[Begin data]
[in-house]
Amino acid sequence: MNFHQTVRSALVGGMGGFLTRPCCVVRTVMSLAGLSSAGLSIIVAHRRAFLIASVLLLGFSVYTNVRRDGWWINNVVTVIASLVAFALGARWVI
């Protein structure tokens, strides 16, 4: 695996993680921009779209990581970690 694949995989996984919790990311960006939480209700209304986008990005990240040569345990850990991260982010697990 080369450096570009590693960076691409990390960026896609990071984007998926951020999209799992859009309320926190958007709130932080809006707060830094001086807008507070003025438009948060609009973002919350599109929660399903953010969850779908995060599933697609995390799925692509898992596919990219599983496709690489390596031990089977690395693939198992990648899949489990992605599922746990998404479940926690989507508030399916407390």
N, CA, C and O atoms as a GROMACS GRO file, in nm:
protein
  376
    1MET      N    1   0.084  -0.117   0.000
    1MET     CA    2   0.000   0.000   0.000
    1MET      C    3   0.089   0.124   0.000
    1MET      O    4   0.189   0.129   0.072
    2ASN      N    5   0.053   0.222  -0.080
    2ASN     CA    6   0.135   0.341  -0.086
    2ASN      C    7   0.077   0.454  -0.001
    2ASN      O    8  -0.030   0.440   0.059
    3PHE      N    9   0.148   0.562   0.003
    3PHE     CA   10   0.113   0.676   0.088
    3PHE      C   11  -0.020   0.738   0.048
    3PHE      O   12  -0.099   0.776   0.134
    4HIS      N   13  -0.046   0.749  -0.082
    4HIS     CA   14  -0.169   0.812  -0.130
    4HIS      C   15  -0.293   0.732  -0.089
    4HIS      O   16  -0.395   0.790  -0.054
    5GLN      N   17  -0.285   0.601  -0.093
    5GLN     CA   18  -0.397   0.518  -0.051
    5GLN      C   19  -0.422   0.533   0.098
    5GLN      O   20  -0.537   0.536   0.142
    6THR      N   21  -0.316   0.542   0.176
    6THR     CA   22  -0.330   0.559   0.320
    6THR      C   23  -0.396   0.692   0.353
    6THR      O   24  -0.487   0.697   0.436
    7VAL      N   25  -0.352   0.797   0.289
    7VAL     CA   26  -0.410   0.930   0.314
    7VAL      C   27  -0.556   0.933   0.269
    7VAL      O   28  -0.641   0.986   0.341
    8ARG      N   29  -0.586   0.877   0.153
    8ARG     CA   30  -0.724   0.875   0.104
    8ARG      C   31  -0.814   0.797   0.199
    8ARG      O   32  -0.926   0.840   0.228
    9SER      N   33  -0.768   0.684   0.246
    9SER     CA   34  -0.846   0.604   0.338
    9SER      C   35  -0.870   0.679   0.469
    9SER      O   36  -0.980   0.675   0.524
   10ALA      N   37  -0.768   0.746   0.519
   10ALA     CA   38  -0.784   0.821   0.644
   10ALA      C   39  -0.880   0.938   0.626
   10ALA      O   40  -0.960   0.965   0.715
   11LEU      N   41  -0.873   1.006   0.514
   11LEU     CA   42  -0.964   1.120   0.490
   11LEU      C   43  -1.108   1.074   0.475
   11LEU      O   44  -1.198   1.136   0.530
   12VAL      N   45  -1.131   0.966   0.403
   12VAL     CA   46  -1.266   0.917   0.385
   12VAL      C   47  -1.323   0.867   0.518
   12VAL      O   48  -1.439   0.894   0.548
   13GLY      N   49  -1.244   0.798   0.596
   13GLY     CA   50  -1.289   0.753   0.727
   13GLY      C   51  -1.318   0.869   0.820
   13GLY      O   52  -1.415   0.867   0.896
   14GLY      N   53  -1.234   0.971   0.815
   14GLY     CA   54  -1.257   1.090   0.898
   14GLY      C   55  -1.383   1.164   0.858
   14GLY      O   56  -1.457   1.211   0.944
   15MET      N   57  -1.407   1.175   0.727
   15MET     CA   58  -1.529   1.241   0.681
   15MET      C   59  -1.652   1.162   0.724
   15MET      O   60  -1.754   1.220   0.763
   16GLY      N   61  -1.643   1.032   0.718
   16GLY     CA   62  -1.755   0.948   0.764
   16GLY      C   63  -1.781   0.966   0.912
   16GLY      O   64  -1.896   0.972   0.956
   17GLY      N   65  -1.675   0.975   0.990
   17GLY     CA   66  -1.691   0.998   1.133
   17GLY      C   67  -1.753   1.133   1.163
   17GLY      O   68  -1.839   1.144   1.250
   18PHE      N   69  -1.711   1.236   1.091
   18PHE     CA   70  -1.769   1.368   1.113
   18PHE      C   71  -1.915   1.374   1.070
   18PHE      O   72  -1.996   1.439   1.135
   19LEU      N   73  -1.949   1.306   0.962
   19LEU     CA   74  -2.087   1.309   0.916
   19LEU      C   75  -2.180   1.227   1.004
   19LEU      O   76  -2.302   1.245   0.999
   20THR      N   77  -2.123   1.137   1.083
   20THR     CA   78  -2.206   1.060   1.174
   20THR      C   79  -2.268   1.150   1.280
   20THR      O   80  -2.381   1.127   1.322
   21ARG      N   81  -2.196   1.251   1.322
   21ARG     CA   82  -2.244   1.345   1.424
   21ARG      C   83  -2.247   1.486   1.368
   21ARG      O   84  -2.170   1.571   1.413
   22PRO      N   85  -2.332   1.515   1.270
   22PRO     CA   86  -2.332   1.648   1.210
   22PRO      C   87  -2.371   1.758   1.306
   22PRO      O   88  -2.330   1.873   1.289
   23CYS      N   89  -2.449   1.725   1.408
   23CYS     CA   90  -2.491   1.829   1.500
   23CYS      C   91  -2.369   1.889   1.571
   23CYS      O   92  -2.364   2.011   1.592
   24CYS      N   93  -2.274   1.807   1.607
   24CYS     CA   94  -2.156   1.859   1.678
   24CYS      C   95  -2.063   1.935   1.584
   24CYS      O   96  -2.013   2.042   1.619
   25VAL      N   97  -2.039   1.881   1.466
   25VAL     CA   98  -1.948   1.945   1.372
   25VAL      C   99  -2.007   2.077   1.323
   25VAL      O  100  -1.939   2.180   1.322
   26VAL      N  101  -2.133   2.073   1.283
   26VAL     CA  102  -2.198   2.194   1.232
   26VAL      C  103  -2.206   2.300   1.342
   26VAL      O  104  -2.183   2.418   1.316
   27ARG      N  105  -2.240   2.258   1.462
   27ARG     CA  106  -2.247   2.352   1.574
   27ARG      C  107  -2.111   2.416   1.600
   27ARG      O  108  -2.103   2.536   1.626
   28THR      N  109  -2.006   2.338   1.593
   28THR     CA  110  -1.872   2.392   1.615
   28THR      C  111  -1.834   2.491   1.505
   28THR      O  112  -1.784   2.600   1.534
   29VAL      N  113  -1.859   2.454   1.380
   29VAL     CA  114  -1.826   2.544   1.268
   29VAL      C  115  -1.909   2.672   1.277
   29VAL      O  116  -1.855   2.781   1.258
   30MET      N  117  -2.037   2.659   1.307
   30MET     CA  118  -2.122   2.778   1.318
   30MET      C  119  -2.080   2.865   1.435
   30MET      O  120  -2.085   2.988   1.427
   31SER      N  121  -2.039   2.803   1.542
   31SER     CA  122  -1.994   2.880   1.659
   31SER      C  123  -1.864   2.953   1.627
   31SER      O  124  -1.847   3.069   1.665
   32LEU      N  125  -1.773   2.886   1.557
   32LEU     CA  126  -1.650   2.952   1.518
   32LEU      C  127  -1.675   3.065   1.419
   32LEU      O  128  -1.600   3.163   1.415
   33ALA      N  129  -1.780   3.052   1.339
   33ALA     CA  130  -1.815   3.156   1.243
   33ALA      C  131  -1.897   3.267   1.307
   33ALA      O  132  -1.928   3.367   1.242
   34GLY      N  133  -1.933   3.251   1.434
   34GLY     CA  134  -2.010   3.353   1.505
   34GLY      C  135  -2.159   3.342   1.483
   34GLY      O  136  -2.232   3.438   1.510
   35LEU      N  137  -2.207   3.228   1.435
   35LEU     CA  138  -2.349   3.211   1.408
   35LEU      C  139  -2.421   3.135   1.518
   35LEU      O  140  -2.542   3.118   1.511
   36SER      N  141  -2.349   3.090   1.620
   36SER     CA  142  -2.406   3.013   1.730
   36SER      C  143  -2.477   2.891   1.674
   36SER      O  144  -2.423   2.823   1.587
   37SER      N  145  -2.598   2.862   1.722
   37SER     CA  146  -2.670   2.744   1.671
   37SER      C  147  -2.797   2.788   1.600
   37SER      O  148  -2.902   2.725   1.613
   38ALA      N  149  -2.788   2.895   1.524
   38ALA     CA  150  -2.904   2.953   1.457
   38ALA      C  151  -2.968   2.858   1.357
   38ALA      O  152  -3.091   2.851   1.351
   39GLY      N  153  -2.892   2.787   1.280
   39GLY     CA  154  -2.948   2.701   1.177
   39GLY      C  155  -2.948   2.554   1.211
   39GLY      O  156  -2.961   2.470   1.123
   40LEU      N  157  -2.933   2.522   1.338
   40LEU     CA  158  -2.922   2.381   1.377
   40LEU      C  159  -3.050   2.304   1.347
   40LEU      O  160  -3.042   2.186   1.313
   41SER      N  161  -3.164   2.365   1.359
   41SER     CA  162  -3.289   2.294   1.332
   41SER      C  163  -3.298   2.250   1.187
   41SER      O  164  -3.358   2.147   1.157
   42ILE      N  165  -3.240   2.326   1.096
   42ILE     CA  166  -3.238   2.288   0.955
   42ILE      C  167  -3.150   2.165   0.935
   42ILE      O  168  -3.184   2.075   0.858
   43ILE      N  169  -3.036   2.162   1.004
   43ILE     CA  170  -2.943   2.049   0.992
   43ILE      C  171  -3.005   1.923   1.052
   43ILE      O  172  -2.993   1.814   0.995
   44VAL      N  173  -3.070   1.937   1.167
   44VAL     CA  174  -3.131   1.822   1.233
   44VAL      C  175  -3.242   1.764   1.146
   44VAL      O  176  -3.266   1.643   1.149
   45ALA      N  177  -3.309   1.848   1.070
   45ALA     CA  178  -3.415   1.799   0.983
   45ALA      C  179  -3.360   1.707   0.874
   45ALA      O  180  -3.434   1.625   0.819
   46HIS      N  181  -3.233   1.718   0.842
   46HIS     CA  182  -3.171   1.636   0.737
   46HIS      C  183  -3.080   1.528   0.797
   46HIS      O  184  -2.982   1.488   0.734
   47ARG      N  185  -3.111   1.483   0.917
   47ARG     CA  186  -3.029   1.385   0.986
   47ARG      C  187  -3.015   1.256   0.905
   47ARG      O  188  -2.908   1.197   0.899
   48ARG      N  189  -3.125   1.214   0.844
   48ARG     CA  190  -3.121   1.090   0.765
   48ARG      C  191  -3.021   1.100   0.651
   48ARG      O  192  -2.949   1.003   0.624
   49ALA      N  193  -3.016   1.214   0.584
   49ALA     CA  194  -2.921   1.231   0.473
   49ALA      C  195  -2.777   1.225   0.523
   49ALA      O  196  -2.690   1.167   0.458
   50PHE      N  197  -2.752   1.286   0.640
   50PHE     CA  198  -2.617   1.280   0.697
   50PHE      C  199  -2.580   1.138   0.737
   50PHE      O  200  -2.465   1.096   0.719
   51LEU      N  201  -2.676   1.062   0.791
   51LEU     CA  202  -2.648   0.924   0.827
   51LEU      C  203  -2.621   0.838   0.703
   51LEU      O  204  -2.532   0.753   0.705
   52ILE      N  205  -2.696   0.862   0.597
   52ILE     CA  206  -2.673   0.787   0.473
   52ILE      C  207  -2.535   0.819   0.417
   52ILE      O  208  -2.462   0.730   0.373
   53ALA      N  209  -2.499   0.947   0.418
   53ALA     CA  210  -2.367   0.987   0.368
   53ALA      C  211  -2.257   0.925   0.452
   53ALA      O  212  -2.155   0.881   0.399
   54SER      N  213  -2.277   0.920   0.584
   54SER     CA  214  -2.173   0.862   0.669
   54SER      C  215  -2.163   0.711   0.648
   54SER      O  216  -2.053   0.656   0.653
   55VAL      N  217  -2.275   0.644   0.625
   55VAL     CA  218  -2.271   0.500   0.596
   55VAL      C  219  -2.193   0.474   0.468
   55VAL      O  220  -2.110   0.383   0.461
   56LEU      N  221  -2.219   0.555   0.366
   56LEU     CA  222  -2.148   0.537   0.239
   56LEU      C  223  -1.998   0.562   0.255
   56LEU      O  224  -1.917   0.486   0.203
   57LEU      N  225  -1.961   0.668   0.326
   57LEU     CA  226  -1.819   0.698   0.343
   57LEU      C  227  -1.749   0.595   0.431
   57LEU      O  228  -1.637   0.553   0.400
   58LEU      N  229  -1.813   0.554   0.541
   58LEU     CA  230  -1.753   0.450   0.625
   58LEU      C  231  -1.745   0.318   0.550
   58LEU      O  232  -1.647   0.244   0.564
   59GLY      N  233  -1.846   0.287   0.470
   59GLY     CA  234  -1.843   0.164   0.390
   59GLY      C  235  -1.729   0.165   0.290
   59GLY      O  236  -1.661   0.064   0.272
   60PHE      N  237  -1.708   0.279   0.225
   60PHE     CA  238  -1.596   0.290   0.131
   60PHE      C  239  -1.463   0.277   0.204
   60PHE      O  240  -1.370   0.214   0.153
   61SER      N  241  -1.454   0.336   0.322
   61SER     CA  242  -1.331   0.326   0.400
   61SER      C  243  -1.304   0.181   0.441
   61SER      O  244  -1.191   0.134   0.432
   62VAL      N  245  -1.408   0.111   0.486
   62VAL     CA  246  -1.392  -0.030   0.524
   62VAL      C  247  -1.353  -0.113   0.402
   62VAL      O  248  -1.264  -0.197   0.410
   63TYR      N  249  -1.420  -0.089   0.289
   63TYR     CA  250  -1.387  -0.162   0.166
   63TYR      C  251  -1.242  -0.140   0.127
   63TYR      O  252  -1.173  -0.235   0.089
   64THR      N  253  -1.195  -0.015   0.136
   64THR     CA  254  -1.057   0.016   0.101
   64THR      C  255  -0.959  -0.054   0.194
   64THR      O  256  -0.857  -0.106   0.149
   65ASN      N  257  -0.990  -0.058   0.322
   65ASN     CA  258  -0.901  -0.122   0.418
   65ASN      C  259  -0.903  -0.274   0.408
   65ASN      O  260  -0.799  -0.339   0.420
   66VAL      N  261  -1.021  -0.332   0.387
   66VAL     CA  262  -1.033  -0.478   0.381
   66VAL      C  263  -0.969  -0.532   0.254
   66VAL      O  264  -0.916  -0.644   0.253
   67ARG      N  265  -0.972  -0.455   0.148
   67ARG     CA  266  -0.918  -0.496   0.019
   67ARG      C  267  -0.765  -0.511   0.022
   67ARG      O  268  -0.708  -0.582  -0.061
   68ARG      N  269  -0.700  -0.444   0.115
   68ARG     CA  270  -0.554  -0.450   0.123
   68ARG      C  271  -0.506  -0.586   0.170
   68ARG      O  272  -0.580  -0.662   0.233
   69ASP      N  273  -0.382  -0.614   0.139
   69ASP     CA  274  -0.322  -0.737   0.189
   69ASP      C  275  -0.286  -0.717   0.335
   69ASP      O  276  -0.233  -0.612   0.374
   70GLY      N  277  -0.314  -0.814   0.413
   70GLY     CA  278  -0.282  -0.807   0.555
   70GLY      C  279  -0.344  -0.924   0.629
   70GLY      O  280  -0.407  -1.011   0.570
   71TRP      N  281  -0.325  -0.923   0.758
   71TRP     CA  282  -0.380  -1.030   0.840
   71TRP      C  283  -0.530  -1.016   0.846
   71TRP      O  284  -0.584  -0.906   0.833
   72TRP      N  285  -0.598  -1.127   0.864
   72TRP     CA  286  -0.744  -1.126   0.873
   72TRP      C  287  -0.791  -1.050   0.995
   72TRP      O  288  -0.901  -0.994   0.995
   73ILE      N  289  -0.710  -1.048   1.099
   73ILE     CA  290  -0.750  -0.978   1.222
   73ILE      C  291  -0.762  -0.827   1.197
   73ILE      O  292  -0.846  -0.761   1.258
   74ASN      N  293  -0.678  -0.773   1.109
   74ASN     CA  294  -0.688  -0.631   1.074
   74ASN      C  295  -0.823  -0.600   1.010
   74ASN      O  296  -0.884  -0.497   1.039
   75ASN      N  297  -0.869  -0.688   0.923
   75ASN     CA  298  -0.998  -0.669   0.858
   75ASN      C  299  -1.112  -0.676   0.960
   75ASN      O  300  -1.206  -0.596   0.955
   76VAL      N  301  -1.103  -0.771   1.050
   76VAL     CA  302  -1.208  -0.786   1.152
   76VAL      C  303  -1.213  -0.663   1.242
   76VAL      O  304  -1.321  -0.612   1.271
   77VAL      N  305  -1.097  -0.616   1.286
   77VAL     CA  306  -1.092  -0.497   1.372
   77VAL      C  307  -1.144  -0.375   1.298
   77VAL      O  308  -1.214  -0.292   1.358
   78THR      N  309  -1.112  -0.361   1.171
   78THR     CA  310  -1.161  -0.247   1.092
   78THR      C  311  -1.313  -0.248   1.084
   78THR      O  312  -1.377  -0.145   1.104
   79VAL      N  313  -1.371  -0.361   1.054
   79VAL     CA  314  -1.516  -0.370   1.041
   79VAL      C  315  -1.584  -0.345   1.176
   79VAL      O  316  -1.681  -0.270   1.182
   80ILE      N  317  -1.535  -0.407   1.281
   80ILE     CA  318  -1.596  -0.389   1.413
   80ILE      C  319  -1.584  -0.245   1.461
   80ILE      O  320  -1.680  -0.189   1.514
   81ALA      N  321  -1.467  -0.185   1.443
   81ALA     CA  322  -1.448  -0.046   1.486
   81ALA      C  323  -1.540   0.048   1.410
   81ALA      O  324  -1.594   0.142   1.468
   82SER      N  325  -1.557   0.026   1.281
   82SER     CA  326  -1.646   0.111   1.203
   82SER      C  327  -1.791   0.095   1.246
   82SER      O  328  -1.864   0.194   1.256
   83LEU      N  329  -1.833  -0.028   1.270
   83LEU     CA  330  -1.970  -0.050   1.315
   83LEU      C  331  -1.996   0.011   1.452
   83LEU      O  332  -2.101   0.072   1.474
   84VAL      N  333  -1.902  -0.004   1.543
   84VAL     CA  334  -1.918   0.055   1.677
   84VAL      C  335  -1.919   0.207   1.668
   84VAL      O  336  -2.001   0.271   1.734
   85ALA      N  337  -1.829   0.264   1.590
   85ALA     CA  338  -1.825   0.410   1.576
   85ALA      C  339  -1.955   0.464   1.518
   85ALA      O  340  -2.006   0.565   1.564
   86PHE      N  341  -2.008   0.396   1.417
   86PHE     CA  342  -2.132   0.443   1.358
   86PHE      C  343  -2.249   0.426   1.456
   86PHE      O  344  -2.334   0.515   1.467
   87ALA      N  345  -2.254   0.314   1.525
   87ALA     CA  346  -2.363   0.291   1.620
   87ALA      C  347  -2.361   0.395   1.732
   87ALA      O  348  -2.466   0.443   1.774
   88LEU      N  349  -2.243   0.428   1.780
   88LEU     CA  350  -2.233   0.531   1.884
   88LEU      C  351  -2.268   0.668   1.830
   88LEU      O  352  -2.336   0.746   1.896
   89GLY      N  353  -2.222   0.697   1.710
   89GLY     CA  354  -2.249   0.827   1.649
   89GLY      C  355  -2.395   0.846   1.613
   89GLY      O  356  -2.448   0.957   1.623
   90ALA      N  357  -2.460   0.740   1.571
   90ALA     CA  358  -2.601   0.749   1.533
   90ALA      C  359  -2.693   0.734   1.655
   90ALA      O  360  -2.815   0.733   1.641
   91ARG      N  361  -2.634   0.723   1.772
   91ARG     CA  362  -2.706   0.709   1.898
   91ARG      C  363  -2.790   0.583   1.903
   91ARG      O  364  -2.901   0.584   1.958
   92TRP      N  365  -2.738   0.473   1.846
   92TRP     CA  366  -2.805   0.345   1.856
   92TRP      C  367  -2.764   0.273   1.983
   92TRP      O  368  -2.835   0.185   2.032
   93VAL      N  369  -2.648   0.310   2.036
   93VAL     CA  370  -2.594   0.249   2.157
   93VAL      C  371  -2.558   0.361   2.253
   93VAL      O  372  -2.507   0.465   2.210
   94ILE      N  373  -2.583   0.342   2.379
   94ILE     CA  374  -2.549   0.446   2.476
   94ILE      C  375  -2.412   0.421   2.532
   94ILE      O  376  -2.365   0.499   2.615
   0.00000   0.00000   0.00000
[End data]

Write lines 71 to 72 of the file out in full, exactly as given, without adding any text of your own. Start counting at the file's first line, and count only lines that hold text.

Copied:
   17GLY      N   65  -1.675   0.975   0.990
   17GLY     CA   66  -1.691   0.998   1.133